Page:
by Author Babigloomusic

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Profiling Robert Lee: Musician at Babigloo Music for Babies

This Blog features one of the professional musicians that we are able to employ thanks to Youth Music funding to come and play for the babies attending to Babigloo. Rob has been working on our Youth Music funded programme in East Dorset (Wimborne and Corfe Mullen) with the newly rennovated Museum of East Dorset and Dorset Council Early Years.

Robert Lee brings a wide range of experience in Music and especially in Early Years If he was able to he would spend all his time composing and performing. Rob's musical career has been "a crazy runaround of genres and uses".

You can listen to some of Rob's work on his Youtube Channel

Rob says: I really enjoyed my time in the creative space with Babigloo.  I was struck at the outset by how alert to the actions and sounds of the Babigloo ensemble the babies were - there is an attitude that I felt in the babies and carers that I might describe as “the attentive expectation of gratification!”.  

Whilst the methods of the ensemble were unfamiliar to me, it always felt to me that there was an internal framework of meaning to whatever they were doing, something like dream-logic - a non-verbal rationale that made deep sense and was very satisfying.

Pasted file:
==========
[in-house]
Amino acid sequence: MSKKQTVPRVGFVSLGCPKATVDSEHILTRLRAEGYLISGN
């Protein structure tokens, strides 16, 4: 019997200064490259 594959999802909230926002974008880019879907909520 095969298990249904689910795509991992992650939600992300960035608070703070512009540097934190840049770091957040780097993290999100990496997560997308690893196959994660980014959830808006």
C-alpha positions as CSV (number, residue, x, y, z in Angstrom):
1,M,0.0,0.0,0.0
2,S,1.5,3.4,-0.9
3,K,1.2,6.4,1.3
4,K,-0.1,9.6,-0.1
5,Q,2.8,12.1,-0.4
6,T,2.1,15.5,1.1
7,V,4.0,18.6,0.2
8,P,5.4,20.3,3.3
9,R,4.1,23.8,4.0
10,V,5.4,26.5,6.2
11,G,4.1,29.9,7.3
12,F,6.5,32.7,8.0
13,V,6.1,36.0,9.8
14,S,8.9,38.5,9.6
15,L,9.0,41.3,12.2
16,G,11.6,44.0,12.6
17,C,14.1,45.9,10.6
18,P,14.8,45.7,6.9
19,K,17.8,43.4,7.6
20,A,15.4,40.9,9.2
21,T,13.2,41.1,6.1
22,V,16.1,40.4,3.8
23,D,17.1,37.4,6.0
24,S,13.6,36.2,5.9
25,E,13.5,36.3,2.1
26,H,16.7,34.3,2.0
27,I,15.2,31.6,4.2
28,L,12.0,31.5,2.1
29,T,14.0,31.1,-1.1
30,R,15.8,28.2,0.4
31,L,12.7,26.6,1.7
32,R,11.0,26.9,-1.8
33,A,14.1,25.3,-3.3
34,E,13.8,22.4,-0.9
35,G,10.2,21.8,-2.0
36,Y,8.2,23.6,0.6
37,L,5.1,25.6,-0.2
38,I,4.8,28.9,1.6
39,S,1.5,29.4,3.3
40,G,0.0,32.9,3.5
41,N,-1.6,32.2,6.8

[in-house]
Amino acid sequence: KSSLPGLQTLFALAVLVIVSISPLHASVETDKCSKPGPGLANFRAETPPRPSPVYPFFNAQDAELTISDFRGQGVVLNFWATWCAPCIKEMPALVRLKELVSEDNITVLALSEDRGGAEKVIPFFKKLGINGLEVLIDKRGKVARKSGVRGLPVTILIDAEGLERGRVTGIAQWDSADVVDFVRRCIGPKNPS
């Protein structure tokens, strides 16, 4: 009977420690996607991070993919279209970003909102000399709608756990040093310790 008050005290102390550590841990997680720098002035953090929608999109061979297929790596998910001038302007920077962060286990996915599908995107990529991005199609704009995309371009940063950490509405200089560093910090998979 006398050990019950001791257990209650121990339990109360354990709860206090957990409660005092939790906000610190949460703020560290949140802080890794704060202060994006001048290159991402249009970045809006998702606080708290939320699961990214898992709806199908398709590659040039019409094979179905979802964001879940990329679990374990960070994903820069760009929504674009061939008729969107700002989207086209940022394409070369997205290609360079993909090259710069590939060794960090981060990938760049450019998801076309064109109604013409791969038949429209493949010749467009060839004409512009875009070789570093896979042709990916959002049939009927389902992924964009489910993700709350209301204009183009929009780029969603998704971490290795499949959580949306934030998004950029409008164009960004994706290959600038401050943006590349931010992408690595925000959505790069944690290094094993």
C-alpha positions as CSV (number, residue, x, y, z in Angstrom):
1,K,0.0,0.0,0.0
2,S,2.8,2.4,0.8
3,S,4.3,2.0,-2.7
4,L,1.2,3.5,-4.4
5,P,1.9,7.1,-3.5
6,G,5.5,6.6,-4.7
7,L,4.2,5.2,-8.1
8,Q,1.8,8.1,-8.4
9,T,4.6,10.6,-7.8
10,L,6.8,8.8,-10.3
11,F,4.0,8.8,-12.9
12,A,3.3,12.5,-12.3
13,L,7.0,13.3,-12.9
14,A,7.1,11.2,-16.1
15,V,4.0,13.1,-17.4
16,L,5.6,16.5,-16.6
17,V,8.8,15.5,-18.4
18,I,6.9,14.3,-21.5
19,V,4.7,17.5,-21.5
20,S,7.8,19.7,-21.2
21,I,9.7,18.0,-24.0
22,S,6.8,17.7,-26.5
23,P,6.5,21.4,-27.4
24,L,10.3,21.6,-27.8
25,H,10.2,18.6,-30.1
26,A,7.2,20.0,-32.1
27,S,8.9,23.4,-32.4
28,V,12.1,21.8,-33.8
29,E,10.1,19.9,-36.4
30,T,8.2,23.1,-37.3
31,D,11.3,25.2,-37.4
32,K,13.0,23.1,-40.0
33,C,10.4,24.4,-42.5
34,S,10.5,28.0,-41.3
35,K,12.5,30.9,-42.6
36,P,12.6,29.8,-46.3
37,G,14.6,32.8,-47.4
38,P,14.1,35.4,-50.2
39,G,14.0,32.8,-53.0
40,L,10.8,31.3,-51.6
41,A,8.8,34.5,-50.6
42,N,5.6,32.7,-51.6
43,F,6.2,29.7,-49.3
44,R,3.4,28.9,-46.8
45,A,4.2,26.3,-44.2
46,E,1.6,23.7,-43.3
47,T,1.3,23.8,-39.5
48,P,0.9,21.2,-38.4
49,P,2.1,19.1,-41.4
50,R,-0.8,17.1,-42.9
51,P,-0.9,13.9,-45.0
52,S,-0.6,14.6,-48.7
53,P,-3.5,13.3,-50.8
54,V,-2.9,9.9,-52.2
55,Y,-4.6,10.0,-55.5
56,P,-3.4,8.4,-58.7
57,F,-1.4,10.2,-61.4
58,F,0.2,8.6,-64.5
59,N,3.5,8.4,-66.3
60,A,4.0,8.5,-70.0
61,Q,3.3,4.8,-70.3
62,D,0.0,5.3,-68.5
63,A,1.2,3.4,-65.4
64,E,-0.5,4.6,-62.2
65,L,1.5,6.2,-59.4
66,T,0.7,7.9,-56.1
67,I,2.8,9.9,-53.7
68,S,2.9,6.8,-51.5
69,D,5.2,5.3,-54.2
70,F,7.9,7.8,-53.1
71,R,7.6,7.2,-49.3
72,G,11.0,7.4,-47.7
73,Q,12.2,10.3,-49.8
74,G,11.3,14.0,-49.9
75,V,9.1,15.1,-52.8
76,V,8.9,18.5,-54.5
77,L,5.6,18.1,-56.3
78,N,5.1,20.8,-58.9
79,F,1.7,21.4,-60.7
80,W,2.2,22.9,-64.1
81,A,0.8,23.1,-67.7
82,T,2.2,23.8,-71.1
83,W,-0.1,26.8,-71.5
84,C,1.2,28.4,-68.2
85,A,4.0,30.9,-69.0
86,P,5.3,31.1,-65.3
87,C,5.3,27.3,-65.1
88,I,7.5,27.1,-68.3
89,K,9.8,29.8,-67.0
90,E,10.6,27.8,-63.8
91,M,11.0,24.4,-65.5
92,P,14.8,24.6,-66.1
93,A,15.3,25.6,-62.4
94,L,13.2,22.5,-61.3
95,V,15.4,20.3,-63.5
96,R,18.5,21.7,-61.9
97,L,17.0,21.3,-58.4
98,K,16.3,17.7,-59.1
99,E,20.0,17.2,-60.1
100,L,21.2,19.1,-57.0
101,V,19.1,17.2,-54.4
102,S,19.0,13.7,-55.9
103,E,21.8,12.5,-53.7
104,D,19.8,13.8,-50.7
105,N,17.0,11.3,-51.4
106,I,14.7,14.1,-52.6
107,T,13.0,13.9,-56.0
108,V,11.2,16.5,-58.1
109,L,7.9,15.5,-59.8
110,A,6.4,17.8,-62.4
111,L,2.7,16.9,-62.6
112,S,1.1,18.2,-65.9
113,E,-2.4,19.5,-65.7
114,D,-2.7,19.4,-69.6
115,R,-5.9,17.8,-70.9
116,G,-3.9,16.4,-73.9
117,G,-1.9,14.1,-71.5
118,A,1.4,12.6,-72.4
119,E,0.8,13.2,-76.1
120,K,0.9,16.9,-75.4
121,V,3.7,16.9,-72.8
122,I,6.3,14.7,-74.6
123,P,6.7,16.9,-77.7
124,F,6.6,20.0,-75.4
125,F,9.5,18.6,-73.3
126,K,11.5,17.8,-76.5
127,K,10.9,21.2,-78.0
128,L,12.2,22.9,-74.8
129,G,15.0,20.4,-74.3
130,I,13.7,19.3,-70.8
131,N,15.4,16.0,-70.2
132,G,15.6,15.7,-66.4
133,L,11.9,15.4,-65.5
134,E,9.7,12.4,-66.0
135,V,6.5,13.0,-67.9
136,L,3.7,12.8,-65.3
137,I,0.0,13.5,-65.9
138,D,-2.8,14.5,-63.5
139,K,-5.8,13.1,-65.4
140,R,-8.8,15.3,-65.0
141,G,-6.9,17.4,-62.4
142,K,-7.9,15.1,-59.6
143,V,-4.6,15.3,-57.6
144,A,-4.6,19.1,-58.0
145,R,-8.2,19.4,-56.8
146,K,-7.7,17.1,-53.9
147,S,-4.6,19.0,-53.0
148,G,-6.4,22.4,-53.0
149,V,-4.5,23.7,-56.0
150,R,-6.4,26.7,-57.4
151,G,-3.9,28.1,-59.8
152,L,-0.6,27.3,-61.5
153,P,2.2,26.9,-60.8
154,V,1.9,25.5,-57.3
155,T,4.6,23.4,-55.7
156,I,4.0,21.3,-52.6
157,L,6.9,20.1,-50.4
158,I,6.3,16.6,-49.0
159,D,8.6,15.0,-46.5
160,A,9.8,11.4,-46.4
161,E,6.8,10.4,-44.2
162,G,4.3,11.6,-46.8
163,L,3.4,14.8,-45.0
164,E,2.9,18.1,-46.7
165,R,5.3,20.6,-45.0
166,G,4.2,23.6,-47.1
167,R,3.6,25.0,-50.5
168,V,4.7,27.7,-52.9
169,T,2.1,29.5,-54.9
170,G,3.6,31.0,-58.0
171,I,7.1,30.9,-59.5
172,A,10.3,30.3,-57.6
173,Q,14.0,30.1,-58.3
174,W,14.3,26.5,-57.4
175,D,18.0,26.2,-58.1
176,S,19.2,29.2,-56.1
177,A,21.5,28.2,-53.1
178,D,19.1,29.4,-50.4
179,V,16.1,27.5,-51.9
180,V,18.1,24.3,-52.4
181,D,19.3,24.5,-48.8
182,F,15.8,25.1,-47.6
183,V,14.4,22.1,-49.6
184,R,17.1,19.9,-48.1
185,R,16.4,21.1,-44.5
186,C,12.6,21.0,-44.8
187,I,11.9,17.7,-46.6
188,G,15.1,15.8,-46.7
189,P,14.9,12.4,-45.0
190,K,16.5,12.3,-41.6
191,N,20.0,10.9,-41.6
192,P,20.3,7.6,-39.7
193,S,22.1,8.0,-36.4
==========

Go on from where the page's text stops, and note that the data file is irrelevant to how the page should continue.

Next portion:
As a musician, I thought the section where the first 5 notes of a simple major scale (up and down) were represented physically through the synchronised rising and falling of the 3 pairs of arms - simultaneously associated with various pitched vocal textures - made particular musical and physical sense. The great (but not loud) emphasis given to the tonic (root-note) by the placing of hands on the floor seemed to go very deeply to our human understanding of music - where the physical and the vocal and the musical are mostly one and the same.

The practioners moved through a series of sensory ‘provocations’ (as I’m learning they are called?) that without exception seemed to be received by the babies with intelligent satisfaction.  No time was wasted trying to dress up these stimulating events in a verbal or conventionally rational narrative, and yet there was a sense of significance to it all, for me - and I think for the carers and babies.

For me, humans are born (amongst other things) to be creative artistic animals - and the Babigloo environment is food and drink for those parts of us that all too often wither through starvation and thirst.  I truly believe that such an experience that validates these non-verbal forms of expression through shared experience can change lives - it opens out the map of what’s possible and acceptable in the pallette of shared personal expression.

I would love to see this method available as these babies grow all the way to adulthood.  Babigloo I think, can help carers to remember, and can help babies not to forget.

We love Rob at Babigloo and Claire Jones' Cello, Jane Saunders' Harp,Gong and Sax, Rich Hughes' Accordion and Tuba and Mark O'Brien's collection of Clarinets and Saxophones. You can see them all play in our Babigloo Online series produced during Lockdown on the Babigloo Youtube Channel